It is an art installation – what is beyond the doors cannot be known in advance. Perhaps the doors do not lead to the expected – the installation name gives a hint. Perhaps they are portals to a separate universe in each: one with flowers, one a desert landscape, one a swirling kaleidoscope of bright light. Perhaps there are just two kinds – one acceptable, one not. There are grey portals, and blue portals – perhaps the grey and blue are but a trick, unrelated to the interior.

But each door has a little red or green indicator, showing whether or not another participant has chosen that door, and is experiencing what is behind.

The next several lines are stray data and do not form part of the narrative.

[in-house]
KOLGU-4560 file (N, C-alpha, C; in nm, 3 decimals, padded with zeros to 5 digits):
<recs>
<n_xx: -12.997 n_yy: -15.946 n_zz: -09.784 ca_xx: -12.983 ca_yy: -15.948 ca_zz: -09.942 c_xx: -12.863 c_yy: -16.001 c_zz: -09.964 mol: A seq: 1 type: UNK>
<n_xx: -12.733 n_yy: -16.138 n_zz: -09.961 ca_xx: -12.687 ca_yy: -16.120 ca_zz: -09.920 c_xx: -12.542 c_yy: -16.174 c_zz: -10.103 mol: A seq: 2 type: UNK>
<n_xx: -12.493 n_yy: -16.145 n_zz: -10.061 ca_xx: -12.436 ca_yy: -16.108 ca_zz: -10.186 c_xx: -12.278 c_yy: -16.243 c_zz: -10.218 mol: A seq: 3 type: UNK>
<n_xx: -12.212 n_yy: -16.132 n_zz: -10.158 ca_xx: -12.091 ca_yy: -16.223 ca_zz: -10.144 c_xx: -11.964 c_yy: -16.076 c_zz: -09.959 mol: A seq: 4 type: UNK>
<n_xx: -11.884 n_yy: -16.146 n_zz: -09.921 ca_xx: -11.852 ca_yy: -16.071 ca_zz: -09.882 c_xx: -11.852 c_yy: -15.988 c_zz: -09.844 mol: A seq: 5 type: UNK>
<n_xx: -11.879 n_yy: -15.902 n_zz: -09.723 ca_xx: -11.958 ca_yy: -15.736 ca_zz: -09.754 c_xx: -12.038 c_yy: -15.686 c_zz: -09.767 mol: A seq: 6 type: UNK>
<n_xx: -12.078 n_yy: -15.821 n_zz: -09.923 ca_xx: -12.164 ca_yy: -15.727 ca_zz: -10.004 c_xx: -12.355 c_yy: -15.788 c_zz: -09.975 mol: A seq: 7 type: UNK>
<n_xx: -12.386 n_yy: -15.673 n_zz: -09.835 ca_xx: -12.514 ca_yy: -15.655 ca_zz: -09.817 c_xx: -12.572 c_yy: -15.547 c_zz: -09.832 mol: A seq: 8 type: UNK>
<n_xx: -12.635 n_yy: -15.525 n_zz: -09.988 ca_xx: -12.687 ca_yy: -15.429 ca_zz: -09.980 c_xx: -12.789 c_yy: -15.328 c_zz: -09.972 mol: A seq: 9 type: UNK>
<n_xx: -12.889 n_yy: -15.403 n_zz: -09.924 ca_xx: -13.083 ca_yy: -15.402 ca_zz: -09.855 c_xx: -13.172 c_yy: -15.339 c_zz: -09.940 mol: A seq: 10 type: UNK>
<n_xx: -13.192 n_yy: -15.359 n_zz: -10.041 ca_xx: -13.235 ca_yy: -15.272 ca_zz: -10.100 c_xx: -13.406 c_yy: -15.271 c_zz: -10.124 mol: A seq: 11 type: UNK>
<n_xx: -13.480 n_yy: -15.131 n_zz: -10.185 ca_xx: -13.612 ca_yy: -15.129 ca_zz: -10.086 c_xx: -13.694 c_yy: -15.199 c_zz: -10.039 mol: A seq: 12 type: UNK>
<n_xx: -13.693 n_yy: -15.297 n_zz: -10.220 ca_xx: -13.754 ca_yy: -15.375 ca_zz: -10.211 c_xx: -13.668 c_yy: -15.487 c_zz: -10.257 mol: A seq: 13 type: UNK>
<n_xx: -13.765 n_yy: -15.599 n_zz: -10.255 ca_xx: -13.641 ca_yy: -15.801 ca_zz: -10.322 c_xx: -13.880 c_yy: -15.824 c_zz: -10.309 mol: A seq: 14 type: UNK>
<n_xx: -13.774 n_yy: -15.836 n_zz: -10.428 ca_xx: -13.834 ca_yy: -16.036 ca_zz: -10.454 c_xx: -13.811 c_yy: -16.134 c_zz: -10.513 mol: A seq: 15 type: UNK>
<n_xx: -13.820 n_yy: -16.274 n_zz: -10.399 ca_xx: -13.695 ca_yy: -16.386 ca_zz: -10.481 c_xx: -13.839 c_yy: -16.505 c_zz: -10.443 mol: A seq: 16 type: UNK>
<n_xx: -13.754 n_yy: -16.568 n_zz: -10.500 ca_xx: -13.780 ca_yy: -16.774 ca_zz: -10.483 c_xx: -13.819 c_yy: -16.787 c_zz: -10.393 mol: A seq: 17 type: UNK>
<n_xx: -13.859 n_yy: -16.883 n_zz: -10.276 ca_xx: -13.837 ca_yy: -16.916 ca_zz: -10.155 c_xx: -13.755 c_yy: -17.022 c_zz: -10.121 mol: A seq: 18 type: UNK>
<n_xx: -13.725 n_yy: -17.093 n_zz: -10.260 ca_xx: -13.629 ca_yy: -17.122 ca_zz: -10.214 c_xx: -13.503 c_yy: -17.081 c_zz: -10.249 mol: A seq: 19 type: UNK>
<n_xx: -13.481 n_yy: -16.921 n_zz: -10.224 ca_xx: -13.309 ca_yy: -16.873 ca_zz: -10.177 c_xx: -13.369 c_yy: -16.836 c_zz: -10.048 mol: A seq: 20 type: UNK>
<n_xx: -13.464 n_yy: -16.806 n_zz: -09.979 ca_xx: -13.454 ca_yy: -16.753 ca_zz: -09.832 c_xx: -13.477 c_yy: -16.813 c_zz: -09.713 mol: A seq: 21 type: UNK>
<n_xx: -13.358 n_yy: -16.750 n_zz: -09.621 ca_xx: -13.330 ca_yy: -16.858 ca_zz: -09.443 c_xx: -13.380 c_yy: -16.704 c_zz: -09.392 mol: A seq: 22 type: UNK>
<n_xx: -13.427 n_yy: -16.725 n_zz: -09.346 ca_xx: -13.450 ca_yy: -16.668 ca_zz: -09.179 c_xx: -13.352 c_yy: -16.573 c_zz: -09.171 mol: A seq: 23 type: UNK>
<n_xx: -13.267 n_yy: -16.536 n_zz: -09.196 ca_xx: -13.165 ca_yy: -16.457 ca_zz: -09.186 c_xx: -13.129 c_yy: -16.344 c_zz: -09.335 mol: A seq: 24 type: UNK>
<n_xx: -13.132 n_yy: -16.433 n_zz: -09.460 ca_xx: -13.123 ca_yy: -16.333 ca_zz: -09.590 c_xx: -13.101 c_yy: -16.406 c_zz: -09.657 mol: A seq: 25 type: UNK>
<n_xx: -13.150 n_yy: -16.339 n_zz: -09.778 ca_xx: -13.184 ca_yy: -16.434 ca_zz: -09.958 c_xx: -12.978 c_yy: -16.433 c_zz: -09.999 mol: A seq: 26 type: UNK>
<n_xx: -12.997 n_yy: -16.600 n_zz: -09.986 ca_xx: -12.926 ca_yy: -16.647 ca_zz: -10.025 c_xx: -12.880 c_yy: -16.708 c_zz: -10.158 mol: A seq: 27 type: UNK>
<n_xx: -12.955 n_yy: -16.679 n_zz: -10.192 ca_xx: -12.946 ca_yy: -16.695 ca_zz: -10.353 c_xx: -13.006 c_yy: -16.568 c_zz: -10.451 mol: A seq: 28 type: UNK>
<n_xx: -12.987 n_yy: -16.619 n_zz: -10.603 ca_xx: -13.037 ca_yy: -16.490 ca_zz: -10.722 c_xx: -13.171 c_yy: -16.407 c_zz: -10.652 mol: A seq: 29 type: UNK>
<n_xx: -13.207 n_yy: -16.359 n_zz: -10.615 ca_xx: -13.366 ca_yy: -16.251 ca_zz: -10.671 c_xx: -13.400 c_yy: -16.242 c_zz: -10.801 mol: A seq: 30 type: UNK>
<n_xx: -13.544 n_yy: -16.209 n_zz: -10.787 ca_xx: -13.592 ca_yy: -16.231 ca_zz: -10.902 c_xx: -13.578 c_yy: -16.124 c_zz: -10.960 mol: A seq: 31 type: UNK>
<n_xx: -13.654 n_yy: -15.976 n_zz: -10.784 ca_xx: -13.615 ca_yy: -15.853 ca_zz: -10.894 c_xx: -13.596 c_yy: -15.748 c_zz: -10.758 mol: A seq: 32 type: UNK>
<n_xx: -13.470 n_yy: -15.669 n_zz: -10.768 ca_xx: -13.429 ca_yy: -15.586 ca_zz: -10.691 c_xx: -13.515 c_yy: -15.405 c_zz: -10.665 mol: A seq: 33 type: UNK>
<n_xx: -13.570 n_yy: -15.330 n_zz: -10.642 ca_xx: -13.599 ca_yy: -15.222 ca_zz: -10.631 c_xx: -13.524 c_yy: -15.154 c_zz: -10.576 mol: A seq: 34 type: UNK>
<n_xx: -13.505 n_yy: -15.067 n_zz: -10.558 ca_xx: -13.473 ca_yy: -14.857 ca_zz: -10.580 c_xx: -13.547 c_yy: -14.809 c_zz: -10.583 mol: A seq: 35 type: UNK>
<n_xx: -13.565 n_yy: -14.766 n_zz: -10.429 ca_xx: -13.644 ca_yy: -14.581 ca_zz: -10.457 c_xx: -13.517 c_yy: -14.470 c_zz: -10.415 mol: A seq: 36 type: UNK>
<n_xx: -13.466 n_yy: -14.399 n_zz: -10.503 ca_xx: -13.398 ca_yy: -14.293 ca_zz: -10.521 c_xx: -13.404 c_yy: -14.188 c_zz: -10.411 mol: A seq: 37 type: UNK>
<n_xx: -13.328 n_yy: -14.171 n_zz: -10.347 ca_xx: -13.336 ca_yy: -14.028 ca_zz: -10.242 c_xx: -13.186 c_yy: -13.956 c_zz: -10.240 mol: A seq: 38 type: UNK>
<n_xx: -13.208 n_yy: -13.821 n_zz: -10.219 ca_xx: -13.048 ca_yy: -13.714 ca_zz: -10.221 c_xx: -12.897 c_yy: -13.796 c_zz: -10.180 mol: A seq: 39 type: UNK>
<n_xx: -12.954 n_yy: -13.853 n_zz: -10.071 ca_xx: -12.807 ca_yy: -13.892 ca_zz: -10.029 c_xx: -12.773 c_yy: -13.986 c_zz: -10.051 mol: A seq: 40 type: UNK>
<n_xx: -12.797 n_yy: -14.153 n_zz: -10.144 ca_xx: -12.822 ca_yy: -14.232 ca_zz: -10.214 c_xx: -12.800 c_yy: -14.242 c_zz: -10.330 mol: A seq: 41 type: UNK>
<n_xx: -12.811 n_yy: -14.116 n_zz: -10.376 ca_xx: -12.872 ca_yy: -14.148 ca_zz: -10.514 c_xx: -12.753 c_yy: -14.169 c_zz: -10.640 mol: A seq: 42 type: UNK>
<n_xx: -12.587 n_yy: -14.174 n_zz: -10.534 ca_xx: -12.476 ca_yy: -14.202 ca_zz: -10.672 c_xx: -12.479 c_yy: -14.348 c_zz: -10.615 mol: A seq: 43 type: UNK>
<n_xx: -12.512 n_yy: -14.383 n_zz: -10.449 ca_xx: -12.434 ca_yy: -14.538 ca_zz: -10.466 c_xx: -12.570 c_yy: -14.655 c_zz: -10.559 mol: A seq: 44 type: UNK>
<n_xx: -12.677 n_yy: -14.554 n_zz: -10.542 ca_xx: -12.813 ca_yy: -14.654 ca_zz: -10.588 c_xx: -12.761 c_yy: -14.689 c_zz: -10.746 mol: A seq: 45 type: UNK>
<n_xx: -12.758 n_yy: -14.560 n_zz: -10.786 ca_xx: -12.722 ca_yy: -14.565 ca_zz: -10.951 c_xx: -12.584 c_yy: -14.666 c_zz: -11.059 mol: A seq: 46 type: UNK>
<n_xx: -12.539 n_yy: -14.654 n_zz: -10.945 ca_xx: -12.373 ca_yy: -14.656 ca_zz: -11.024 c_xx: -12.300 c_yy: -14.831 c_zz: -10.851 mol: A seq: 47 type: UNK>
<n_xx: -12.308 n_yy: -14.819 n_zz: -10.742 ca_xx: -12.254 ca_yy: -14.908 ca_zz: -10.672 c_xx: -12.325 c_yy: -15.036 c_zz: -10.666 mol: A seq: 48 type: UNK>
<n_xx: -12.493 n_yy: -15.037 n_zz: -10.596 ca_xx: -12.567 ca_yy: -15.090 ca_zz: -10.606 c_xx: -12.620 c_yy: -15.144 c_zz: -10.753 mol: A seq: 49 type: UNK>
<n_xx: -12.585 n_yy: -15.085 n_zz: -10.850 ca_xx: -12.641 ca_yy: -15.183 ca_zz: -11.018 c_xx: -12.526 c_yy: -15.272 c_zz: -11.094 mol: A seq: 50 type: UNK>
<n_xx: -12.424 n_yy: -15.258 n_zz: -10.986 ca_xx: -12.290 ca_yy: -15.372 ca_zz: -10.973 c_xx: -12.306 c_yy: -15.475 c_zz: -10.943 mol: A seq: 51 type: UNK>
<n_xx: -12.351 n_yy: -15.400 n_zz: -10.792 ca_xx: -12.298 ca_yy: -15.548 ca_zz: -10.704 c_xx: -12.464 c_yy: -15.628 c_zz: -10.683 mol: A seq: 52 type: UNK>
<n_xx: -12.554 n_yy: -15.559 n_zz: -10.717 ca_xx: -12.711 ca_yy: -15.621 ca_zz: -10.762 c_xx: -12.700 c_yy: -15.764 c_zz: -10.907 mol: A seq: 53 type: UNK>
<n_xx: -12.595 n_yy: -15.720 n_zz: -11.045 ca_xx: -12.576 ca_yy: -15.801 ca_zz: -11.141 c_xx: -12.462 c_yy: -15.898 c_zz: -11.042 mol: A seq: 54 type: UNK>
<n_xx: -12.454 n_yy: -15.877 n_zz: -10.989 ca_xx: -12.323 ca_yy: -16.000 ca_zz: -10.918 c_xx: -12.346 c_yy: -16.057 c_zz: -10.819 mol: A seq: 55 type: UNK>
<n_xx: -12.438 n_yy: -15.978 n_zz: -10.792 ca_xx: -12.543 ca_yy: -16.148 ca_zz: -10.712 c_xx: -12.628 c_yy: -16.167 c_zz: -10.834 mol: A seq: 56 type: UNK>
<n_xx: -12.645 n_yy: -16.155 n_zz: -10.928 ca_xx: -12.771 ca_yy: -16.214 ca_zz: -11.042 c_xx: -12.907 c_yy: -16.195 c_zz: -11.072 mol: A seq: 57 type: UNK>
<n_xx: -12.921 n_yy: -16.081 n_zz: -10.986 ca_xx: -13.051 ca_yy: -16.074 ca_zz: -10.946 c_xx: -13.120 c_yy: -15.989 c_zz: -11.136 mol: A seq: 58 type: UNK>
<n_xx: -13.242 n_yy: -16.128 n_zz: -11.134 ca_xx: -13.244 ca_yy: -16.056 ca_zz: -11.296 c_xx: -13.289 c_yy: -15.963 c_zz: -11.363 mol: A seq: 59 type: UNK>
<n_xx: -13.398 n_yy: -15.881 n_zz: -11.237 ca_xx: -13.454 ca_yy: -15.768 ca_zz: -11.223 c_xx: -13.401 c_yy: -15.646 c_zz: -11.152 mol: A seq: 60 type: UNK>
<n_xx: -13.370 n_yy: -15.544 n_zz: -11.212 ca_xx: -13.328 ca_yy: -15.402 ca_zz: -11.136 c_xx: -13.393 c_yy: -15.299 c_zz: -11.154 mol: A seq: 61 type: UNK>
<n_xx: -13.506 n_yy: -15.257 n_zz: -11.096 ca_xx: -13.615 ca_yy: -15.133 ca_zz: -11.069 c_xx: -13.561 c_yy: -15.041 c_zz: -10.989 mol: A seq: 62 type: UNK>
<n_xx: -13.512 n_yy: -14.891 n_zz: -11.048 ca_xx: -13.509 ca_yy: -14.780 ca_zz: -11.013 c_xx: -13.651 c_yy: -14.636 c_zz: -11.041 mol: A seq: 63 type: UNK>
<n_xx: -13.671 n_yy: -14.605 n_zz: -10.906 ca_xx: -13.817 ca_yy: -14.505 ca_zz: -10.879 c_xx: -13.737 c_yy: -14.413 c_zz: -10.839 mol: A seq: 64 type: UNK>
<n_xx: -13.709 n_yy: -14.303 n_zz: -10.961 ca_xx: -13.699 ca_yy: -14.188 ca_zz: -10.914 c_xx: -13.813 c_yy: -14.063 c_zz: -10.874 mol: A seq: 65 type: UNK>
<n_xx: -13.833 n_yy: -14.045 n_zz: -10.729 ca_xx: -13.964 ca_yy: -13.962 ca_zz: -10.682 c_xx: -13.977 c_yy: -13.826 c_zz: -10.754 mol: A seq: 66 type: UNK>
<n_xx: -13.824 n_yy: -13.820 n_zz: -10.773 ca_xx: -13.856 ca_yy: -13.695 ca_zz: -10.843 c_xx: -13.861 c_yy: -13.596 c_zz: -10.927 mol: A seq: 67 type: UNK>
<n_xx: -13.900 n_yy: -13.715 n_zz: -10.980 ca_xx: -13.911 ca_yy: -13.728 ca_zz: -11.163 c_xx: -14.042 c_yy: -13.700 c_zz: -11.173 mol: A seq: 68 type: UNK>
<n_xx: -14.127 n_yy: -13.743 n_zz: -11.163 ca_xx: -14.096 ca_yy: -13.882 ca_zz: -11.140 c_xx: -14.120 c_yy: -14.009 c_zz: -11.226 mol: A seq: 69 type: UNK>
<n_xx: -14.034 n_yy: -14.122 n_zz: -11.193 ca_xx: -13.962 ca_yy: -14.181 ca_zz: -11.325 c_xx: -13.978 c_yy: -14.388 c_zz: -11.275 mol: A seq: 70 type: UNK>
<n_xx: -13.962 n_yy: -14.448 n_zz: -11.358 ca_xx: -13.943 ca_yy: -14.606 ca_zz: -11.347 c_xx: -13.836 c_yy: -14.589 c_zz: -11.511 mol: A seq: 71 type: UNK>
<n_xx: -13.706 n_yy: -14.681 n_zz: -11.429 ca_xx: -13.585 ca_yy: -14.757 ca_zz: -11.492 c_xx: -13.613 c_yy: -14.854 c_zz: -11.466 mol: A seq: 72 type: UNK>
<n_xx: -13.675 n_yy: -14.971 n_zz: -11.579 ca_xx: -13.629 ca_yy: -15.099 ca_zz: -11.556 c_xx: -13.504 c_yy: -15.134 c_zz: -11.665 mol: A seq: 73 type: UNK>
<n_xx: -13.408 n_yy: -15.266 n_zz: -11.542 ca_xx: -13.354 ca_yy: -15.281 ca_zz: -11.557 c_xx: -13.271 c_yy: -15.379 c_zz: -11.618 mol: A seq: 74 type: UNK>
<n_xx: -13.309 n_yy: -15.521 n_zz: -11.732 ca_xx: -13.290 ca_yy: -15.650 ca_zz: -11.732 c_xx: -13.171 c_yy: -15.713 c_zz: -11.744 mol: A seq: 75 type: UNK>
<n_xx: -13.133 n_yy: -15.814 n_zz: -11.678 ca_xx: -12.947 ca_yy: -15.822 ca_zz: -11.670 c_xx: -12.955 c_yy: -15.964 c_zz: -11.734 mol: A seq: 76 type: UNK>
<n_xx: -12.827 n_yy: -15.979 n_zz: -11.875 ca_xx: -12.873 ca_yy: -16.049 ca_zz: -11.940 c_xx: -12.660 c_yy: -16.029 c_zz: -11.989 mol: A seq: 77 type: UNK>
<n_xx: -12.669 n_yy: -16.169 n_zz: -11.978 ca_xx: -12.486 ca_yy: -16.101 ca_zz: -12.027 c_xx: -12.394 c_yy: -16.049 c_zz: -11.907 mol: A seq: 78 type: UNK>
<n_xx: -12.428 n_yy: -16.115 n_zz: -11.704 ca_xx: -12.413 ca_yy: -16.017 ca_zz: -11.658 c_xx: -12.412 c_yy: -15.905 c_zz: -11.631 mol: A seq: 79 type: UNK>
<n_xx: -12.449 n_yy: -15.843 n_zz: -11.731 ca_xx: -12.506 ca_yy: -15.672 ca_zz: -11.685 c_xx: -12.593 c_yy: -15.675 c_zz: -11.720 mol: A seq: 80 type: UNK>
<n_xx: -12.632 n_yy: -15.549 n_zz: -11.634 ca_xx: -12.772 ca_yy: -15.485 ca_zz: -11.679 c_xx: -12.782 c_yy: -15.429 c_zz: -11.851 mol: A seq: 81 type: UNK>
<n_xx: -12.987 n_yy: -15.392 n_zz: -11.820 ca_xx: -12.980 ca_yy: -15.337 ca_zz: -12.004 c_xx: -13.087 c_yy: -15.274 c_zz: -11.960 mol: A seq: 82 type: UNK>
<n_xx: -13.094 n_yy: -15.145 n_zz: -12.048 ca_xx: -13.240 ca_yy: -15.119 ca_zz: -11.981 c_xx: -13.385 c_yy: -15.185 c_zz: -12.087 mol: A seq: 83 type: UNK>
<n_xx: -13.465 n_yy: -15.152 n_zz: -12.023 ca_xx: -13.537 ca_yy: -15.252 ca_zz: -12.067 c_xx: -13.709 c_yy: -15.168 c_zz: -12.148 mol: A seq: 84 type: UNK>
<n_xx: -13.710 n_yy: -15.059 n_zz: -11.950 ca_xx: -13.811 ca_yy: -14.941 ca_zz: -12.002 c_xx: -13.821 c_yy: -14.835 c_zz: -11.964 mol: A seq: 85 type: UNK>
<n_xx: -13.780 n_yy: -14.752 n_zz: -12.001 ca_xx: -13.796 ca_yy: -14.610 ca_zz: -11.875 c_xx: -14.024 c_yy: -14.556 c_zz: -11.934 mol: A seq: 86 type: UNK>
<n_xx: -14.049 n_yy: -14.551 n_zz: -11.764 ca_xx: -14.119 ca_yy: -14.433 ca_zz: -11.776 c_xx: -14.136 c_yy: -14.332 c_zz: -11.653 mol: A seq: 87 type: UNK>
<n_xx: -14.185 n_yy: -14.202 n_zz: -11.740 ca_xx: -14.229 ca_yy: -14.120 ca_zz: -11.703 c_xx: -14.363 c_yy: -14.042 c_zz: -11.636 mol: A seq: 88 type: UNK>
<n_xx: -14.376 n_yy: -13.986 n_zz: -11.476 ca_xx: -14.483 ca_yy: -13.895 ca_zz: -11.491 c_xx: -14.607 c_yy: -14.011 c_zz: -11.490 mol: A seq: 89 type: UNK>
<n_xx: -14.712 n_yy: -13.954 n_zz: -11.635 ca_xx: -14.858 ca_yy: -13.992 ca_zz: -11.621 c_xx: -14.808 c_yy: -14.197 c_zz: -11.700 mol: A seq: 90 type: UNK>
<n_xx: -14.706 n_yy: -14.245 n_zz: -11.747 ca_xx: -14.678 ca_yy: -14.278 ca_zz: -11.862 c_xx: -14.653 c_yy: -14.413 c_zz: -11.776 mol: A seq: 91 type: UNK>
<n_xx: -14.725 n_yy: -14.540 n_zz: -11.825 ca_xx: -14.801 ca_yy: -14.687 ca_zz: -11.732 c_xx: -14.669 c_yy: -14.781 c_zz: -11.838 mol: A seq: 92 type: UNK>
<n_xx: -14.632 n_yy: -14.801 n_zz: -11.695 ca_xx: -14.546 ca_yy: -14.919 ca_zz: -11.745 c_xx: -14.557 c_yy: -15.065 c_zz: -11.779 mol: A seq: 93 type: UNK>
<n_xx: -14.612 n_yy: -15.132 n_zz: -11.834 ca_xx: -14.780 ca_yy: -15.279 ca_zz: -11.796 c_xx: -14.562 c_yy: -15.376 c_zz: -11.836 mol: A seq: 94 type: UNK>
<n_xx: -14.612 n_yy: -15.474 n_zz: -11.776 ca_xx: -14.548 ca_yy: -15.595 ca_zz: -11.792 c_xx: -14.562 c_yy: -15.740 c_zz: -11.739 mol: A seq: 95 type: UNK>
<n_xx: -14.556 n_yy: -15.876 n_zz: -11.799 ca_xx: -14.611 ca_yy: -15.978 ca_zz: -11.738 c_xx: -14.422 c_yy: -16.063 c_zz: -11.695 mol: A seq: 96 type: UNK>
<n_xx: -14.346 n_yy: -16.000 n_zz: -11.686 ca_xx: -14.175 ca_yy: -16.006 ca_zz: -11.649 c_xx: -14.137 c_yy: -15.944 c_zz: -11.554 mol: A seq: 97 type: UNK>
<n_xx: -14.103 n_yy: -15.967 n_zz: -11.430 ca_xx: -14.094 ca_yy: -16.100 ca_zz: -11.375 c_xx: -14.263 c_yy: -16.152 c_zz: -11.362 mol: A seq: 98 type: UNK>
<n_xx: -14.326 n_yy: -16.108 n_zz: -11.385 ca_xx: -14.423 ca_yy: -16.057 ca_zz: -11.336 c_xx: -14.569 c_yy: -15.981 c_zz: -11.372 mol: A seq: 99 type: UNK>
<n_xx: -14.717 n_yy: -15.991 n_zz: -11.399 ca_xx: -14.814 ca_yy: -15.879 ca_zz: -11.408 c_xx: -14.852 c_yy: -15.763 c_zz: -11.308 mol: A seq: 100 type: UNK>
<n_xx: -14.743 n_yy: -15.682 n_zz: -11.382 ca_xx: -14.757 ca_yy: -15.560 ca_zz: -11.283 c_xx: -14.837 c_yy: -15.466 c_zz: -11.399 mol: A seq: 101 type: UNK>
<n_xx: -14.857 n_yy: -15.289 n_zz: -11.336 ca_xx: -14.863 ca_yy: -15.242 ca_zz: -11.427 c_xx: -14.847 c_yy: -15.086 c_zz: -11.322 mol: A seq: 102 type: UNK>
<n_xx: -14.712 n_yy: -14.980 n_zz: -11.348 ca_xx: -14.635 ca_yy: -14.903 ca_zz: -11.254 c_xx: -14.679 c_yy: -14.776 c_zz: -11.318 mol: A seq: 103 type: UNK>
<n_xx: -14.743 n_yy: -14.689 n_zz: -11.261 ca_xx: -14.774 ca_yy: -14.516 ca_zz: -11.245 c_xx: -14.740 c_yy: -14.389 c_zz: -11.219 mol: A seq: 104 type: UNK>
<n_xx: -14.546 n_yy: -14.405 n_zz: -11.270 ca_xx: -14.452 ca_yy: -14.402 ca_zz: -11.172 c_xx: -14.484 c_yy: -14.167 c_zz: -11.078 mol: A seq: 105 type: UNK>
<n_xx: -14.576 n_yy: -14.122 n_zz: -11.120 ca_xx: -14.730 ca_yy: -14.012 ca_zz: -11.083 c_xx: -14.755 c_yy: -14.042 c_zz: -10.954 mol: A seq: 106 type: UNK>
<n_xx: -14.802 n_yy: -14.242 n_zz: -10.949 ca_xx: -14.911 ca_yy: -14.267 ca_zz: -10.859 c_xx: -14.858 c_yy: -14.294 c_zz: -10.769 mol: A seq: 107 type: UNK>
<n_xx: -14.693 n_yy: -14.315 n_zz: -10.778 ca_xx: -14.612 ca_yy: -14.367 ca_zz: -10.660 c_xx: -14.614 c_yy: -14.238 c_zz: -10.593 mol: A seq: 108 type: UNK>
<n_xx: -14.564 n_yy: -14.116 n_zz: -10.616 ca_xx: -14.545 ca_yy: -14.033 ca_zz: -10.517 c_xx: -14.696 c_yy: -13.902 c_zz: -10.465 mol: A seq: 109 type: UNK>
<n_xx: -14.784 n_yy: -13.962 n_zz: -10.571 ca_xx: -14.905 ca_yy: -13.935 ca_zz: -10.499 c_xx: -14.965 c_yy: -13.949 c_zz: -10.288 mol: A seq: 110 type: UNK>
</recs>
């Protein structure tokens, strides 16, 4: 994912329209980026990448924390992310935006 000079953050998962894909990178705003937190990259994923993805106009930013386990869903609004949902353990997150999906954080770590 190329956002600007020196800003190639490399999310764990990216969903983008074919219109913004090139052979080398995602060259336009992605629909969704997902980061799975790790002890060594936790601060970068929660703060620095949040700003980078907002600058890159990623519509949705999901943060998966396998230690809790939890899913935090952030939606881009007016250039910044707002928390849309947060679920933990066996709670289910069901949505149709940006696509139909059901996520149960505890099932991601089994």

Here the beauty and complexity of the piece is revealed. Each participant must choose to use, or not to use, the reactions of those exiting the portals before them. Would you choose a booth where someone exits smiling? Are they smiling because the universe inside was a good one, because they are just relieved the ordeal is over, or are they just putting on a brave face? If they appear haunted, is it because that portal’s universe was frightening, their ritual was just personally difficult, or they want to project a suffering face, either because they always do, or because they want to protect the secret of a wonderful place they might return unmolested? Do participants want to assist the greater good by sharing the truth of themselves, or maintain their own illusions at the expense of the next one in? How can their community spirit be gauged?